Families of all kinds can take advantage of a variety of tax incentives, which can ease some of the financial burden.
With parenthood comes many rewarding experiences – and expenses. You hear about how expensive it is to raise a child, but you never really know what to expect until that little bundle of joy enters your life. From diapers, pre-school, extracurricular activities and saving for college, the costs of raising kids adds up fast. My wife and I welcomed our daughter into our family last year; and this life-changing event got me thinking: What tax breaks are available to families?
Relief for New Parents
Families of all kinds can take advantage of a variety of tax incentives, which can ease some of the financial burden. From deductions to credits, this list will give you a good idea as to what is available to you.
- A credit of up to $13,190 – dollar for dollar of qualified expenses – is available to families who have adopted children.
- Qualified expenses include adoption fees, attorney fees, court costs, etc.
- Adopting a child with special needs results in the full credit amount regardless of whether qualifying expenses were made.
- Child Credit/Additional Child Credit/Dependent
- Child Credit – This credit applies to up to $1,000 for qualifying children younger than 17. This credit is generally non-refundable, but the taxpayer may be able to qualify for the additional child credit if he/she has enough earned income.
- Additional Child Credit – Part of the child credit may be refundable for taxpayers with more than $3,000 worth of earned income.
- Dependent – Each child listed on a tax return may be eligible to be listed as a dependent, which results in an additional $3,950 exemption per dependent.
- This is one of the largest credits available to taxpayers and claiming it can save you thousands of dollars in taxes. Taxpayers with three or more children and who have earned income as high as $52,427 may qualify for the earned income credit. This credit generally decreases with fewer qualifying children or for those with higher income levels.
More To Know As They Grow
In addition to child and earned income credits, here are some additional ways to save on your taxes as your children continue to grow.
- This non-refundable credit goes toward a portion of a dependent’s child care expenses. Common qualifying expenses include day care, pre-school, day camps and similar programs.
- Education Savings Accounts allow taxpayers to contribute up to $2,000 per year for children younger than 17. While there are no tax benefits for the year of the contribution, distributions toward qualified higher education expenses (including earnings on contributions) are tax-free. Taxes and penalties may apply if the funds are not used for qualified education expenses.
- State College Savings (529 plans) allow taxpayers to make contributions to an investment account and take a deduction toward their state income tax. (There is no federal income tax deduction available when taking this option.) Similar to education savings accounts, taxes and penalties may apply to funds used on unqualified expenses.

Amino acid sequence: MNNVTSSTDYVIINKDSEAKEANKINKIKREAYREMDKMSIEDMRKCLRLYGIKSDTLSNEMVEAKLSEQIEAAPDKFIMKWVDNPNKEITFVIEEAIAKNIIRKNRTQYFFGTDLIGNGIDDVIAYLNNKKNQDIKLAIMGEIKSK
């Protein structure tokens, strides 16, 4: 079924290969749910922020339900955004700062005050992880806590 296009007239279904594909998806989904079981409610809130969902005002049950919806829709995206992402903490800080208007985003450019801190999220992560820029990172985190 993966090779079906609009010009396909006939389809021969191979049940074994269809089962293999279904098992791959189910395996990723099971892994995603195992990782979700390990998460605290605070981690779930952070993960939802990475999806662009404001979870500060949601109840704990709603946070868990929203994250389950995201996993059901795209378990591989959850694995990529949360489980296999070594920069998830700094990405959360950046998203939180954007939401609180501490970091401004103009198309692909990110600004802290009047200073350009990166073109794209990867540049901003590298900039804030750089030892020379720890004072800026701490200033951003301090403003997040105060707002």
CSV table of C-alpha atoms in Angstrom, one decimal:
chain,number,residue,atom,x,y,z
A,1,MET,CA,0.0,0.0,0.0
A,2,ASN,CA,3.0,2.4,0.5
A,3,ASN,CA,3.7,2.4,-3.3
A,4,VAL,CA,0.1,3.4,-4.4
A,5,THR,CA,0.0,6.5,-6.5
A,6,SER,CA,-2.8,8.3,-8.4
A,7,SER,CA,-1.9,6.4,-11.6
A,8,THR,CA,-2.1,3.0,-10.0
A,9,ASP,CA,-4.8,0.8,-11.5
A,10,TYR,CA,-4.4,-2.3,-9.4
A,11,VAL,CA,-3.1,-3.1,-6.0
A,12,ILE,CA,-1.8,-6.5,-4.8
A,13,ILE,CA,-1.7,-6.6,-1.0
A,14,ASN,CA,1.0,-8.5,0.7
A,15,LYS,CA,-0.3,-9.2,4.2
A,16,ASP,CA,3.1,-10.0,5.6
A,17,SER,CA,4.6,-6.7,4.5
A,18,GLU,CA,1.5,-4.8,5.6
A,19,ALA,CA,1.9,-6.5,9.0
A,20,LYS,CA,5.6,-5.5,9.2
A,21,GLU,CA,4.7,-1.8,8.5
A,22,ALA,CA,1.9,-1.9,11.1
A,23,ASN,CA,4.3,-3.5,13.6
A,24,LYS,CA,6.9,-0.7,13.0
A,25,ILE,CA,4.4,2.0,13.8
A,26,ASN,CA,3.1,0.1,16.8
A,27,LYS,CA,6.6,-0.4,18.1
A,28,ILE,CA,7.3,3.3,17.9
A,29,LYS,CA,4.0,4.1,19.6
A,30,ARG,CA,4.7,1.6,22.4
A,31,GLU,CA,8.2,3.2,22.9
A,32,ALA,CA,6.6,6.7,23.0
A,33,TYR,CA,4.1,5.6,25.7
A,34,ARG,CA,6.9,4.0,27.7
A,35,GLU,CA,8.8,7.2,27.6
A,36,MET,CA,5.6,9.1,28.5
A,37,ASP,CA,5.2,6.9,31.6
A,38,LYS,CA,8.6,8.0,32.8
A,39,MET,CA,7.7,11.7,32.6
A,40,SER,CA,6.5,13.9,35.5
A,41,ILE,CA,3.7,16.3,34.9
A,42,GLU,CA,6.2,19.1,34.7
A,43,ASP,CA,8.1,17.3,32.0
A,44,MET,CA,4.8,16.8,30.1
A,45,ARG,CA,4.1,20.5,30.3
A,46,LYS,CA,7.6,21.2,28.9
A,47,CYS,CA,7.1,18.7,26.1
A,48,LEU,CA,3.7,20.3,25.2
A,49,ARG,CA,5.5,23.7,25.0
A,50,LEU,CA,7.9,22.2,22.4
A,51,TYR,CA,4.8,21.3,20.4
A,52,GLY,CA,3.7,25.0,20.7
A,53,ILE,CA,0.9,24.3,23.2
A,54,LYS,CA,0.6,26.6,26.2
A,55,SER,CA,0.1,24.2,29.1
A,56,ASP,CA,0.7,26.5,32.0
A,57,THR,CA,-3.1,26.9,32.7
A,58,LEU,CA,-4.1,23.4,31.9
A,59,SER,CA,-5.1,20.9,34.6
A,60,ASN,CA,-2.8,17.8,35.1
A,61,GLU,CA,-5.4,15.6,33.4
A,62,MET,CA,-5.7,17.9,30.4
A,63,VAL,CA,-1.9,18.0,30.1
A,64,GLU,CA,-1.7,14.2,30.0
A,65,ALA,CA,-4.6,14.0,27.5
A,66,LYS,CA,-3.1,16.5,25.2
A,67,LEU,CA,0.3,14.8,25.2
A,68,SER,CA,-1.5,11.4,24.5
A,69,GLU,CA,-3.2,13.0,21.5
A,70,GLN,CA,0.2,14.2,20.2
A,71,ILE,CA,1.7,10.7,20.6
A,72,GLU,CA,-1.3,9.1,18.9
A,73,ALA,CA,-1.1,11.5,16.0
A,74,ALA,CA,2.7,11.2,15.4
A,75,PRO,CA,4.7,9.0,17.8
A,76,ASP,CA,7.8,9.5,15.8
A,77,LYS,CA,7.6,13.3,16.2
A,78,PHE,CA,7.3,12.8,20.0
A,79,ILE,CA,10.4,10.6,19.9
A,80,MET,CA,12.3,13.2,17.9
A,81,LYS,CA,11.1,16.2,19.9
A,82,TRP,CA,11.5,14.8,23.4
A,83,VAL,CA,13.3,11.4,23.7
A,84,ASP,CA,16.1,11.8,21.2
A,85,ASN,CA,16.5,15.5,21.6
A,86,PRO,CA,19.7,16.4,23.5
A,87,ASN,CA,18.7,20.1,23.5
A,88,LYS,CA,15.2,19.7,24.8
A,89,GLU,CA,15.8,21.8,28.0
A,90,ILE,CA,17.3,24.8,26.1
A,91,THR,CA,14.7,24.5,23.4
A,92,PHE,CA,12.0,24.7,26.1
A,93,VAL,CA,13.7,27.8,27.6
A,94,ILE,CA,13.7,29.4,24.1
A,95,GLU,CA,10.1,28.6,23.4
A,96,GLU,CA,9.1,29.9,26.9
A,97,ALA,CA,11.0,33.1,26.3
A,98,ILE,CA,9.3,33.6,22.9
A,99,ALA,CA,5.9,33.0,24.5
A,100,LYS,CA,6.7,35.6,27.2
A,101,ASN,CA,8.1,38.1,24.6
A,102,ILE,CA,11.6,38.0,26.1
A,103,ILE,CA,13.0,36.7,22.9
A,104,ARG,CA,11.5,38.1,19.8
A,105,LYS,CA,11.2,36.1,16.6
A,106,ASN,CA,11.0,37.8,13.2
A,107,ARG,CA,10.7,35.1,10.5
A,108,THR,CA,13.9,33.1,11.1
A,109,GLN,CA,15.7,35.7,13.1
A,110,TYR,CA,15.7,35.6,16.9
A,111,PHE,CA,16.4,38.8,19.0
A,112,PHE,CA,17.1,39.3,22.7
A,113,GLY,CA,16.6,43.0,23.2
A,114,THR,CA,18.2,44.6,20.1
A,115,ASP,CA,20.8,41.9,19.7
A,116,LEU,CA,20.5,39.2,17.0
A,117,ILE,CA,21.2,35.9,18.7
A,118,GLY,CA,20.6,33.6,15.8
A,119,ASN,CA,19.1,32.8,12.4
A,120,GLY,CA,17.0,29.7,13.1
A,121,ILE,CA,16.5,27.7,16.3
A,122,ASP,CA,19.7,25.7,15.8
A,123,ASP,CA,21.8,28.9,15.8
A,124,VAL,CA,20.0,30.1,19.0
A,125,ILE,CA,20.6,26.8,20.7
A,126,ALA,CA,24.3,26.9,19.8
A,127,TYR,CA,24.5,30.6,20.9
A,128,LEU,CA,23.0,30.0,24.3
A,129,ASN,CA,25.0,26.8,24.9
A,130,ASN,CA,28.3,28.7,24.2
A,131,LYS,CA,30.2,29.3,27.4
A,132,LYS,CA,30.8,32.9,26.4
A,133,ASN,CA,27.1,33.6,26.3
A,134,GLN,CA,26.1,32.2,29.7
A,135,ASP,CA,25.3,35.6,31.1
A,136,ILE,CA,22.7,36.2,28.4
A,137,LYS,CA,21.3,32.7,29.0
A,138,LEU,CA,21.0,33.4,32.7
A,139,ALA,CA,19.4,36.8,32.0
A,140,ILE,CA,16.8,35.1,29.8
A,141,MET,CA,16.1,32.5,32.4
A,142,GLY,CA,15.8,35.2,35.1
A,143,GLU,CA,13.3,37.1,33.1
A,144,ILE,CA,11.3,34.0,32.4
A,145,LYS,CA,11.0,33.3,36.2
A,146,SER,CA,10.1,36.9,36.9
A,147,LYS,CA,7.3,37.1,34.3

- If you have a flexible spending plan through your employer, remember that your child-related medical expenses qualify under the plan too. The funds you already contribute to your plan are deducted pre-tax up to certain thresholds. But don’t forget to use the entire amount withheld in your plan before March 15 of the following year or you will lose it.
The College Years
It probably seems like it was just yesterday that your son or daughter was crawling across the living room floor – now you are preparing to send them off to college. But just because they are all grown up doesn’t mean that the tax incentives end. Here are some tax perks to help during your child’s transition into adulthood:
- You can claim your child as a dependent until they are 19-years-old as long as you continue to provide more than half of their support and they lived with you for more than half the year. You may also continue to claim your child if they are younger than 24 and a full-time student.
When it comes to paying for higher education, there are a few opportunities for tax relief. Below are a few of your options. Remember that you may only claim one of these options. A financial advisor can help you determine which option is right for you.
- You can claim the American Opportunity Credit for up to $2,500 (100 percent of the first $2,000 and 25 percent of next $2,000) for qualified education expenses. This tax credit is only available for undergraduate students. Qualified expenses include tuition, fees, books, supplies, etc. This credit is also 40 percent refundable.
- Qualified education expenses, such as tuition, fees, books, etc., qualify you to claim the Lifetime Learning Credit, which could total up to $2,000 (20 percent of up to $10,000). Even though this credit is entirely nonrefundable, it helps reduce your tax bill.
- If you are paying for tuition, fees, books and other school supplies for your student, you may find this above the line deduction of up to $4,000 for these expenses to be beneficial.
- Help is also available to those making payments on student loans. An above the line deduction of up to $2,500 is available for interest paid on education loans.
In addition to being expensive, taking care of children can be confusing at times. Claiming these tax deductions and tax credits doesn’t have to be. Email Rea & Associates to learn more.
By Jordan Miller, CPA (Millersburg office)
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